Turning to his chief of staff he remarked morbidly, "I am a believer in presentiments, and I have a feeling that I can't get rid of that I shall not survive this battle." A bit later, he added, "I will gladly give my life for a victory."

Far to the north side of the southern camps, Lyon and Schofield shared a rubber blanket in the light rain. The federal commander appeared more disconsolate than ever. Clearly, he was not hopeful for victory and muttered repeatedly about being abandoned by his superiors, especially Frémont. As Schofield remembered, the Connecticut Yankee "was oppressed with the responsibility of his situation, with anxiety for the cause, and with sympathy for the Union people in that section," lamenting that he "was the intended victim of a deliberate sacrifice to another's ambition." Turning to his chief of staff, he remarked morbidly, "I am a believer in presentiments, and I have a feeling that I can't get rid of that I shall not survive this battle." A bit later, he added, "I will gladly give my life for a victory."

At 4 A.M., Lyon resumed his advance, marching cross-country through the tall prairie grass to maintain the element of surprise. Entering a long, low valley, Lyon sensed that he would soon make contact with southern troops and deployed a line of skirmishers ahead of the main column. Nearly immediately, the skirmishers ran into a group of southern foragers who fired a few shots before running away. Assuming they were pickets posted to give the alarm, Lyon halted his column and formed its leading units into line of battle. The march resumed, with the federals maintaining a fairly rapid pace, encountering no more southerners for more than a mile.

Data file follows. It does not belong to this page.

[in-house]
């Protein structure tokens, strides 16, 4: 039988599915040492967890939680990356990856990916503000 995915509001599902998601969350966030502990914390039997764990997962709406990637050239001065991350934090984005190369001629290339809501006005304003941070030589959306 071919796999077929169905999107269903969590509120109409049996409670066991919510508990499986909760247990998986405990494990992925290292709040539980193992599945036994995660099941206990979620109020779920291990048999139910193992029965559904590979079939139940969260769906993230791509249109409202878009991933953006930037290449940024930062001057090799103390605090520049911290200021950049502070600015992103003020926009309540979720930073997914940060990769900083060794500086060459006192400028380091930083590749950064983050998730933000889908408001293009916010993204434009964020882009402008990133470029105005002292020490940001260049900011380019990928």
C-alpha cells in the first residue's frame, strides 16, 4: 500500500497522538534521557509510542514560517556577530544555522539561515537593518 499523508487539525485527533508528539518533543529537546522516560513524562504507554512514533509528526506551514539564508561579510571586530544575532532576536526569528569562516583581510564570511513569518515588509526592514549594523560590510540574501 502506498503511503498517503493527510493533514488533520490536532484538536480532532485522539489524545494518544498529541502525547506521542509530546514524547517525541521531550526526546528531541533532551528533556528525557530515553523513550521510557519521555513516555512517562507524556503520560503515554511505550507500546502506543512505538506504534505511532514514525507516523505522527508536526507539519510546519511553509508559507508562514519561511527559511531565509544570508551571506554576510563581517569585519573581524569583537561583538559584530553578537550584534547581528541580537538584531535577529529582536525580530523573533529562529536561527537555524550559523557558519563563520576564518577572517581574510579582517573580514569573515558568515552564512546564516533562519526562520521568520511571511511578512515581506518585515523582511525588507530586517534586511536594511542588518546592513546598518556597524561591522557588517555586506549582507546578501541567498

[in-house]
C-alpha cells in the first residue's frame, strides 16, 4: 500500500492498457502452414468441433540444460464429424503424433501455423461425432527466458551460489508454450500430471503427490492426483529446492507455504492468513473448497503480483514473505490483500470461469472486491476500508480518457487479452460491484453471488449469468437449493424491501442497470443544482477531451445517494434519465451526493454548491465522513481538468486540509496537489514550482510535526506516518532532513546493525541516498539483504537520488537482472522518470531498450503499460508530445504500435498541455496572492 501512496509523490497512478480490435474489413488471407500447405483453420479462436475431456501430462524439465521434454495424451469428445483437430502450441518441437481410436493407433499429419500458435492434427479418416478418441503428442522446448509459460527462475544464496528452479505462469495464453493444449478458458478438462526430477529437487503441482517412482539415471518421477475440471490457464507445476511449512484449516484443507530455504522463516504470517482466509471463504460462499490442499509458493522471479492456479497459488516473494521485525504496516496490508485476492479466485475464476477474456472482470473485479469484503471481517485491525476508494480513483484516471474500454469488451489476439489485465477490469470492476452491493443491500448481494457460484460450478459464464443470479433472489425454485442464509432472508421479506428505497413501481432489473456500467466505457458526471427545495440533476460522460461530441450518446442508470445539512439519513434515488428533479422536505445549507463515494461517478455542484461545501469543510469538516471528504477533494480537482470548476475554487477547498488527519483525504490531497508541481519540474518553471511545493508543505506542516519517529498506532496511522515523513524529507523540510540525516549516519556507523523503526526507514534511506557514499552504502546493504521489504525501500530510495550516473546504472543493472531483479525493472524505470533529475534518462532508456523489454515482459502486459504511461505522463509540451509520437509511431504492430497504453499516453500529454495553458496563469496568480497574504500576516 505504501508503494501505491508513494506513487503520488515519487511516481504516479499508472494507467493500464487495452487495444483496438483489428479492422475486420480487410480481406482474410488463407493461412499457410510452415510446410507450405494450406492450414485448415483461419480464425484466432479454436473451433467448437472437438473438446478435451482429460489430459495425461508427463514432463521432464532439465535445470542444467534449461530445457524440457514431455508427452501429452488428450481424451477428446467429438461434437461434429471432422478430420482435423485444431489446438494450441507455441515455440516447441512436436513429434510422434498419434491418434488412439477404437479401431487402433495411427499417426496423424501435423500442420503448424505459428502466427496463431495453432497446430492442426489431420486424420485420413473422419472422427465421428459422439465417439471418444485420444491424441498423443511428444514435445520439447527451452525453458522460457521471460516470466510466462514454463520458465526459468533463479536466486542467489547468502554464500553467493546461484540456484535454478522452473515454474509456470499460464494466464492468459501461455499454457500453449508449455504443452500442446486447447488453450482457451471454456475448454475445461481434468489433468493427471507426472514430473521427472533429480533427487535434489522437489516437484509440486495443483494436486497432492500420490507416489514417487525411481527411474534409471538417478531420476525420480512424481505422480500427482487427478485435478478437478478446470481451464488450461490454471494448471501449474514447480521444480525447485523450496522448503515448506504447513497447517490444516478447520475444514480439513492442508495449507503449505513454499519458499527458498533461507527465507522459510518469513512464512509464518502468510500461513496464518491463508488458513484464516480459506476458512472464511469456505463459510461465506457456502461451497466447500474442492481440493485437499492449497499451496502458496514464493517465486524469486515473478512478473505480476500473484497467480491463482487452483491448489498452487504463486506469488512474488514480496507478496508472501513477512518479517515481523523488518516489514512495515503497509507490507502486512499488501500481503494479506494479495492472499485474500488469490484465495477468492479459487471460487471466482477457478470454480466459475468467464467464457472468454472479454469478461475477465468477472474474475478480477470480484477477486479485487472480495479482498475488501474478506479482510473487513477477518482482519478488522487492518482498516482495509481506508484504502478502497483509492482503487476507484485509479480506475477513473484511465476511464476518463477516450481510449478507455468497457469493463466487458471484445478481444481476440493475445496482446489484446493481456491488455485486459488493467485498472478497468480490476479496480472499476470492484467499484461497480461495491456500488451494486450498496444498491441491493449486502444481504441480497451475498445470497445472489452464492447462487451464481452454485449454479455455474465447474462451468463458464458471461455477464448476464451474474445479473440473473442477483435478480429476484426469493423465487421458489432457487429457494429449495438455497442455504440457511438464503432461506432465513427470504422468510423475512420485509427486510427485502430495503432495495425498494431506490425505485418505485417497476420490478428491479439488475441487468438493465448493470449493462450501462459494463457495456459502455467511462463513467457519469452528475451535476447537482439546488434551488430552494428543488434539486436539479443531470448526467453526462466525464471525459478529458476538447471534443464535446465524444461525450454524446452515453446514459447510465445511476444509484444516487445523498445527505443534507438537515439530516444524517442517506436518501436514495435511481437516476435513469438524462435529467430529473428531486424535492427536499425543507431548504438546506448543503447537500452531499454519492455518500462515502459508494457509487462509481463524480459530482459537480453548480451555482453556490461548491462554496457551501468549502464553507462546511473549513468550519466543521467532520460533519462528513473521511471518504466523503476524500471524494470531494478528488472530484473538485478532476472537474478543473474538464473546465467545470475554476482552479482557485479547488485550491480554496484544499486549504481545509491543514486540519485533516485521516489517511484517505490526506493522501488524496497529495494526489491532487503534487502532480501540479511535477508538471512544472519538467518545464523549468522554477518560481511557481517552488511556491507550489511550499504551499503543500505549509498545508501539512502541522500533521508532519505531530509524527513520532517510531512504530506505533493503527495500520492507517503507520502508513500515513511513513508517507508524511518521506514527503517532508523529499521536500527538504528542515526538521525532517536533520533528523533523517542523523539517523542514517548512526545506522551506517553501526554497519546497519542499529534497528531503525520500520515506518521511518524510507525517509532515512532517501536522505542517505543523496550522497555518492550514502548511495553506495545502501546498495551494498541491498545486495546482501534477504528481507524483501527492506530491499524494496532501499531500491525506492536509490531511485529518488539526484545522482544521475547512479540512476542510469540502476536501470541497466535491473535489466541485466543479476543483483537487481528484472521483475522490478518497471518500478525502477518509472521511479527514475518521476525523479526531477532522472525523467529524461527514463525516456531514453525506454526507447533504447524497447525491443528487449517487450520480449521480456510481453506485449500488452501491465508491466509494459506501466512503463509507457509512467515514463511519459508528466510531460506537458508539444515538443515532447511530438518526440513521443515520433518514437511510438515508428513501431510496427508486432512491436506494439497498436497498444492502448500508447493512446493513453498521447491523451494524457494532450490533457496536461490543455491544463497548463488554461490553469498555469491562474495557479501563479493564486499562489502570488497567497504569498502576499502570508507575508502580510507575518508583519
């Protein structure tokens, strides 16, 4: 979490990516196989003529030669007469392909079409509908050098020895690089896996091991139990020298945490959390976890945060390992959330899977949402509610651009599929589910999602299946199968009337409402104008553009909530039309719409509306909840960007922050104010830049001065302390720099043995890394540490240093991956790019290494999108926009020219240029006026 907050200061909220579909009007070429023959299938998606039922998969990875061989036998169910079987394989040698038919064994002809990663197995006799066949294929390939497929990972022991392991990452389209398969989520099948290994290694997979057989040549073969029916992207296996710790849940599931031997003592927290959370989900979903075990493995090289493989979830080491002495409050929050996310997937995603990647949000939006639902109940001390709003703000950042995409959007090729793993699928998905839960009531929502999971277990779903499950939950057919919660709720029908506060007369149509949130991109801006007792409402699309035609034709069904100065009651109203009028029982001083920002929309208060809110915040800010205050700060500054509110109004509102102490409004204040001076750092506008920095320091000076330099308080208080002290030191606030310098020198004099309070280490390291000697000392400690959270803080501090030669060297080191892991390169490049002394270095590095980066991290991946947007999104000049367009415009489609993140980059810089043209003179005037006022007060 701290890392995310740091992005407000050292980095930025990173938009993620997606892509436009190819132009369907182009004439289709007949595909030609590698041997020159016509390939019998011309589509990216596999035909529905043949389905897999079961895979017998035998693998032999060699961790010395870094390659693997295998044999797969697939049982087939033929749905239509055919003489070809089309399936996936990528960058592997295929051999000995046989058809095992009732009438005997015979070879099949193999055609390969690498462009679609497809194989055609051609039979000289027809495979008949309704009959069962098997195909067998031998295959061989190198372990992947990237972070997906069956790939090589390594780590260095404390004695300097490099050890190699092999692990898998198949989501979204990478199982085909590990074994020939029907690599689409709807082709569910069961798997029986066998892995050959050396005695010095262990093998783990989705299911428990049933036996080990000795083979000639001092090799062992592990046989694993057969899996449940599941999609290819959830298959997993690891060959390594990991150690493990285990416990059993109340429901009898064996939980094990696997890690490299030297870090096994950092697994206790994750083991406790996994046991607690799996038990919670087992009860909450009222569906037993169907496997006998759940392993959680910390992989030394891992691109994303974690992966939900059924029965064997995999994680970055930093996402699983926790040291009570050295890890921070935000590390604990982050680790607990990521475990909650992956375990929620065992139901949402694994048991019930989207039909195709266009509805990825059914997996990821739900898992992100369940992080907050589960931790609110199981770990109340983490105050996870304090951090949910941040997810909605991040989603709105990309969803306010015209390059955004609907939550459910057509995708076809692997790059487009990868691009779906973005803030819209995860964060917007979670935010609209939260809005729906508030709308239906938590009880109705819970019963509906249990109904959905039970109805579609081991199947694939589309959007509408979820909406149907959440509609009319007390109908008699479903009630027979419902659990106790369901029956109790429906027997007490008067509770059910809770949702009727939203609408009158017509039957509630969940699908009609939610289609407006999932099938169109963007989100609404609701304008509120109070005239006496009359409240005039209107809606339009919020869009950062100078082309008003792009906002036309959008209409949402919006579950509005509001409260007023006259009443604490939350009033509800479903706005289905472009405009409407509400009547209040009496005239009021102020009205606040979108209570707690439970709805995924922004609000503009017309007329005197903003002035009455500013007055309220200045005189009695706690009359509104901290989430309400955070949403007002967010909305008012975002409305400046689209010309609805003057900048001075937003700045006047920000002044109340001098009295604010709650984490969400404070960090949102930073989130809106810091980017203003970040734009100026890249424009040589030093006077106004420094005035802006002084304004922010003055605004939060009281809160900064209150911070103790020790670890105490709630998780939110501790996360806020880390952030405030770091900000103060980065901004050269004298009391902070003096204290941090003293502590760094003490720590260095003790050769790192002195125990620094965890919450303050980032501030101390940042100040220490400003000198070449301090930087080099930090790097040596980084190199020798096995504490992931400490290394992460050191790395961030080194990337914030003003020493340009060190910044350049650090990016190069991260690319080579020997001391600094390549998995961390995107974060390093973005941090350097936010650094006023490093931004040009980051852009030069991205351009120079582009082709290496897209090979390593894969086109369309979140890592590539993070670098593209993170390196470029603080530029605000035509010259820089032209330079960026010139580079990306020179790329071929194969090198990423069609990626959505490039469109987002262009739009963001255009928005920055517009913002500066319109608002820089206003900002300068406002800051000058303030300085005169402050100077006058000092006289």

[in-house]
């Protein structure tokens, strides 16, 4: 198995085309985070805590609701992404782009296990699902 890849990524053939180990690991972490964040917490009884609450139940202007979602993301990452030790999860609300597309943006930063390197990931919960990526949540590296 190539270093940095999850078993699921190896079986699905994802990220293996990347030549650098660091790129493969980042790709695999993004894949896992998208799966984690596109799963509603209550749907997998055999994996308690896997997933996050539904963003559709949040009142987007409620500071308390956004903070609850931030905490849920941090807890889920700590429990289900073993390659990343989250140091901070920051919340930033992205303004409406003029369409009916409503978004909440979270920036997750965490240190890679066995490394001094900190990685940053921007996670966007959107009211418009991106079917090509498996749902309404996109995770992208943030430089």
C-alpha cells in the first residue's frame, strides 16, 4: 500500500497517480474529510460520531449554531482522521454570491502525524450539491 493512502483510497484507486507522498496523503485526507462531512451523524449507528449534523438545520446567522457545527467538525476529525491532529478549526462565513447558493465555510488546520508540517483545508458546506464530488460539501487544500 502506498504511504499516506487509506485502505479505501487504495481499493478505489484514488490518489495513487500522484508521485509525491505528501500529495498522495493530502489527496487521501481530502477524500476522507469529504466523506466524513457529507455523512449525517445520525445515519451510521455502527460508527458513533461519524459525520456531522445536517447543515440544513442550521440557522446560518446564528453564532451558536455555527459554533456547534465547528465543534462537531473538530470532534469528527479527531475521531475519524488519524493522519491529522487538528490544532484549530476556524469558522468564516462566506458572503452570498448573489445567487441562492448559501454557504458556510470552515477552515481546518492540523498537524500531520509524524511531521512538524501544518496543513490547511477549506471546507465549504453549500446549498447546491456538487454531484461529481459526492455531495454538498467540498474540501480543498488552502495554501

Lyon's surprise was not complete. The foragers, along with a separate group of teamsters who had also spotted Lyon's advancing column, had returned back to their units in Rains's State Guard division and alerted their respective commanders. Within minutes, Rains ordered couriers to ride south to inform Price and McCulloch at their respective headquarters nearer to Skegg's Branch, more than a half-mile away. Colonel James Cawthorn, commander of the brigade that included the foragers who had made the initial contact with Lyon's men, dispatched a mounted three-hundred-man regiment along the west side of Wilson Creek. When these troops emerged from the ravine and onto the ridge forming the northern spur of the 170-foot eminence soon to be called "Bloody Hill," they could see Lyon's column, not quite 450 yards distant, dismounted and formed into line. Rather than brush the small force of horsemen aside, Lyon moved cautiously, deploying his artillery and opening fire before advancing at approximately 5 A.M. When Cawthorn heard the sound of firing, he formed the rest of his mounted brigade, at least six hundred strong, into position on the crest of the main portion of Bloody Hill to create a second line of defense between the enemy and the unprotected southern camps. Within a half-hour, the First Missouri on the right and the First Kansas on the left had moved the half-mile of rugged slope and pushed Cawthorn from the crest, exposing the Arkansans camps on the east side of Wilson Creek. Because Bloody Hill was so broad, they still could view neither Price's headquarters nor the majority of the camps of the Missouri State Guard and waited for the rest of Lyon's column.